|US9022998||Feb 26, 2010||May 5, 2015||Maquet Cardiovascular Llc||Blower instrument, apparatus and methods of using|
|US9067051 *||Jun 1, 2011||Jun 30, 2015||Technische Universitat Berlin||Valve device for controlling a flow of a fluid through a fluid channel, arrangement and multi-way valve device|
|US9162044||Sep 13, 2012||Oct 20, 2015||Fresenius Vial Sas||Clamp for a flexible tube, pump equipped with means for opening such a clamp, and perfusion set equipped with such a clamp|
|US20030018293 *||Jun 28, 2002||Jan 23, 2003||Allan Tanghoj||Catheter device|
|US20030018322 *||Jun 28, 2002||Jan 23, 2003||Allan Tanghoj||Catheter assembly|
|US20030060807 *||Dec 27, 2001||Mar 27, 2003||Allan Tanghoj||Urinary catheter assembly allowing for non-contaminated insertion of the catheter into a urinary canal|
|US20030139768 *||Jul 26, 2002||Jul 24, 2003||Schrader Eugene F.||Roller milker device|
|US20030139769 *||Jan 10, 2003||Jul 24, 2003||Schrader Eugene F.||Roller milker device|
|US20040106890 *||Aug 12, 2002||Jun 3, 2004||Francis Goudaliez||Device and method for irreversible closure of fluid communication in a container system|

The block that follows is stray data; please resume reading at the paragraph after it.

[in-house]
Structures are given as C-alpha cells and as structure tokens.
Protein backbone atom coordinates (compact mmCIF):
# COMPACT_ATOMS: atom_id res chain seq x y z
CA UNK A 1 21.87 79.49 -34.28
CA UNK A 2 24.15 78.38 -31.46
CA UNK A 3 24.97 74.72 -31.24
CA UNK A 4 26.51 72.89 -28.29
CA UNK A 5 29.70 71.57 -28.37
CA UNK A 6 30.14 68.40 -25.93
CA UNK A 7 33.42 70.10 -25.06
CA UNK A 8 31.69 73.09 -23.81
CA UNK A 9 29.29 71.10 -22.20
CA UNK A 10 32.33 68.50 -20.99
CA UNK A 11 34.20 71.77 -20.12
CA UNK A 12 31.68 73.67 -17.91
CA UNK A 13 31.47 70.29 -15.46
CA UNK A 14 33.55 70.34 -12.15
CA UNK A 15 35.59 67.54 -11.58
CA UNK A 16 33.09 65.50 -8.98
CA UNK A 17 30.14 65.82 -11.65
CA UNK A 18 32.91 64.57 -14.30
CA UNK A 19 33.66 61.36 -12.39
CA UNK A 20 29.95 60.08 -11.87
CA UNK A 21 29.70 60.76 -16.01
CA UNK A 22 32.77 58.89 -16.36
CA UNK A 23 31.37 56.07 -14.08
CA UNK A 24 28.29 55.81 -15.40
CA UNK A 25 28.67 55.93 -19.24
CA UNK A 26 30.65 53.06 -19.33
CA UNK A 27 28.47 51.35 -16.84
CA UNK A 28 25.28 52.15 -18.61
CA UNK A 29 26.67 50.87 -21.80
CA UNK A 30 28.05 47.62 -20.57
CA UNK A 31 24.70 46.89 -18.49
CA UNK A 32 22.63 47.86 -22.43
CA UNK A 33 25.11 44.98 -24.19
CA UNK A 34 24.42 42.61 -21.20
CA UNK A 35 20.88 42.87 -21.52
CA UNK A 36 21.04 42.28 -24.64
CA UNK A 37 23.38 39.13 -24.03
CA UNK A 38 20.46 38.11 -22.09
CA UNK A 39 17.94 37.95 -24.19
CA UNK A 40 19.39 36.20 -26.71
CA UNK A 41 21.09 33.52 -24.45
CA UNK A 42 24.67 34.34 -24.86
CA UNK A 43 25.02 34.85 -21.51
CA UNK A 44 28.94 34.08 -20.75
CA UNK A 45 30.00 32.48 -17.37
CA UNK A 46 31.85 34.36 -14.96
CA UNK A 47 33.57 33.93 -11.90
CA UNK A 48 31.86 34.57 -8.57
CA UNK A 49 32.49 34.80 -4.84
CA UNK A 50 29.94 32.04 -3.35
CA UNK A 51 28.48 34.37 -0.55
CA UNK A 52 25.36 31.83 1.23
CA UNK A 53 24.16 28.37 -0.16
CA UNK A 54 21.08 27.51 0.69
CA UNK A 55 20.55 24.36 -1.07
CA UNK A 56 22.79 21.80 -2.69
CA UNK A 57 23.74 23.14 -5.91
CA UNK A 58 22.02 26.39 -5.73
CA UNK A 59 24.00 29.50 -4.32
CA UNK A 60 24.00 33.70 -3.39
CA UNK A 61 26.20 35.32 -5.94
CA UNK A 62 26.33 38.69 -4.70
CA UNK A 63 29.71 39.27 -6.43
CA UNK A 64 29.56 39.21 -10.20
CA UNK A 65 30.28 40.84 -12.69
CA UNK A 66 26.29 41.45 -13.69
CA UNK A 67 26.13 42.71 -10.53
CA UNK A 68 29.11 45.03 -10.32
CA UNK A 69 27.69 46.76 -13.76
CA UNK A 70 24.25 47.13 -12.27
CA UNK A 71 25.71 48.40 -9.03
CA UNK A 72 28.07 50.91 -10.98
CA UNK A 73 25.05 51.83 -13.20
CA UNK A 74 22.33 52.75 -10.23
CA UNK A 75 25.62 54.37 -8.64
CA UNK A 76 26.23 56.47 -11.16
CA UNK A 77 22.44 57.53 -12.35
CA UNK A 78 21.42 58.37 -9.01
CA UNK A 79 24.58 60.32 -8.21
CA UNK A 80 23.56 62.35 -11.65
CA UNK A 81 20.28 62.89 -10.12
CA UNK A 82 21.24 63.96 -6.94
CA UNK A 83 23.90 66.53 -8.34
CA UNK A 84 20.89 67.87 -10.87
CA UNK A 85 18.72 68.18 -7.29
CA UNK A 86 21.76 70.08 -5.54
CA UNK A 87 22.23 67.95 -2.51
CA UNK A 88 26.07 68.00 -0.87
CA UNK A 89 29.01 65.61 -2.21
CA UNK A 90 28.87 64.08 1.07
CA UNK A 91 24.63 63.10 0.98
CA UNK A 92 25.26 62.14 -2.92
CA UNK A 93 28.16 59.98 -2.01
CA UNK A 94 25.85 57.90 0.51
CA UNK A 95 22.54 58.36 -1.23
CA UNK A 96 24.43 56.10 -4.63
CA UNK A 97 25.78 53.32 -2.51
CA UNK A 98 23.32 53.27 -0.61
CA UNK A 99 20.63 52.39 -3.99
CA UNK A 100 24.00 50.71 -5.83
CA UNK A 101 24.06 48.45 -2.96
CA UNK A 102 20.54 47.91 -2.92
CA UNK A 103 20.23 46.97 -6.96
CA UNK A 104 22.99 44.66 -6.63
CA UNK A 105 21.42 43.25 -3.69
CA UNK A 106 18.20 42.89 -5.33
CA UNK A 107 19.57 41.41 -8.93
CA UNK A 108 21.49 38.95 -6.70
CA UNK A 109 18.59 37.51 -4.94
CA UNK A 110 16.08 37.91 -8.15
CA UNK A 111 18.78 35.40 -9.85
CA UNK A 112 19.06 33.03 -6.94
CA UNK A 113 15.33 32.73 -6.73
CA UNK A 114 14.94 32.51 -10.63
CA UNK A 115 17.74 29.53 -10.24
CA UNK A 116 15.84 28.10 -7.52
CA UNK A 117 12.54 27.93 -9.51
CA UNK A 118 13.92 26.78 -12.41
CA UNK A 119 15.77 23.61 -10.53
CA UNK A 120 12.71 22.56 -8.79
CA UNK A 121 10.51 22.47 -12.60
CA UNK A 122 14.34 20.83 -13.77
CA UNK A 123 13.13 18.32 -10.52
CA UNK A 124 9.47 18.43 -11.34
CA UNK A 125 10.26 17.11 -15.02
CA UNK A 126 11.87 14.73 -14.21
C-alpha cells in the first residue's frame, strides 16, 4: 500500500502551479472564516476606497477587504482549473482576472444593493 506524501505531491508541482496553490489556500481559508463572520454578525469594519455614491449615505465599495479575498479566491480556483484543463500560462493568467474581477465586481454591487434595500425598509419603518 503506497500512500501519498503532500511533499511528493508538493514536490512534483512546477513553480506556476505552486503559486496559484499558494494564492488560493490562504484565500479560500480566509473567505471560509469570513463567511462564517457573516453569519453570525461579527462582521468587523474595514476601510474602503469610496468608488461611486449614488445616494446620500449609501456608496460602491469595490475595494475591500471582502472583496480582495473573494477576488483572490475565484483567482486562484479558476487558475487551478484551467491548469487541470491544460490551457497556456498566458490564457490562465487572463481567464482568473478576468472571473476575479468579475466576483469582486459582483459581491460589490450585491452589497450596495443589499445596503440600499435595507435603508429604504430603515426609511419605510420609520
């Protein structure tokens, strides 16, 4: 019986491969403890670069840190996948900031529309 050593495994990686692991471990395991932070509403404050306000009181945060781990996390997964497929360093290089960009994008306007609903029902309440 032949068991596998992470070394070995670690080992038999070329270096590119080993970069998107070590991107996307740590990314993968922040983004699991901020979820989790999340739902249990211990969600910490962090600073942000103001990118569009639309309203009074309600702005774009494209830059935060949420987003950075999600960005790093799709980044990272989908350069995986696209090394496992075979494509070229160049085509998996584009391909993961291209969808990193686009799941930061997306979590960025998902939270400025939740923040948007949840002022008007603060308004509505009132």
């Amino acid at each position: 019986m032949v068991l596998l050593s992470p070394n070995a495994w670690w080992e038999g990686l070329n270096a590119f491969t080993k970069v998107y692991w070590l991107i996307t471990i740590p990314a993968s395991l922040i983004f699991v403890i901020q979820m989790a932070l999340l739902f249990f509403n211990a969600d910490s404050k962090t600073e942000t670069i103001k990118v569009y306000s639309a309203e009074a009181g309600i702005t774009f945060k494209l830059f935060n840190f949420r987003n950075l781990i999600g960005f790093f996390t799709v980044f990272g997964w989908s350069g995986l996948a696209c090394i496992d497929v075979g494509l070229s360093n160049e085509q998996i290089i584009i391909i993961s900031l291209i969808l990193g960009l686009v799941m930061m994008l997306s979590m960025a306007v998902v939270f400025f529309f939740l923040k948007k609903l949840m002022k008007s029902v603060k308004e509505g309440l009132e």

|US20040158231 *||Nov 28, 2003||Aug 12, 2004||Allan Tanghoj||Catheter device|
|US20040163980 *||Jun 28, 2002||Aug 26, 2004||Allan Tanghoj||Catheter assembly valve system|
|US20040254562 *||Jun 28, 2002||Dec 16, 2004||Allan Tanghoj||Method of producing a catheter and a catheter|
|US20050120523 *||Oct 15, 2004||Jun 9, 2005||Medical Components, Inc.||Luer clip|
|US20060081797 *||Oct 18, 2005||Apr 20, 2006||Z-Man Corporation||Pinch clamp|
|US20070225684 *||Mar 19, 2007||Sep 27, 2007||Medical Components, Inc.||Luer connector assembly with clamping sleeve and method of use|
|US20070252096 *||Apr 27, 2007||Nov 1, 2007||Zerfas Gerald B||Pinch clamp|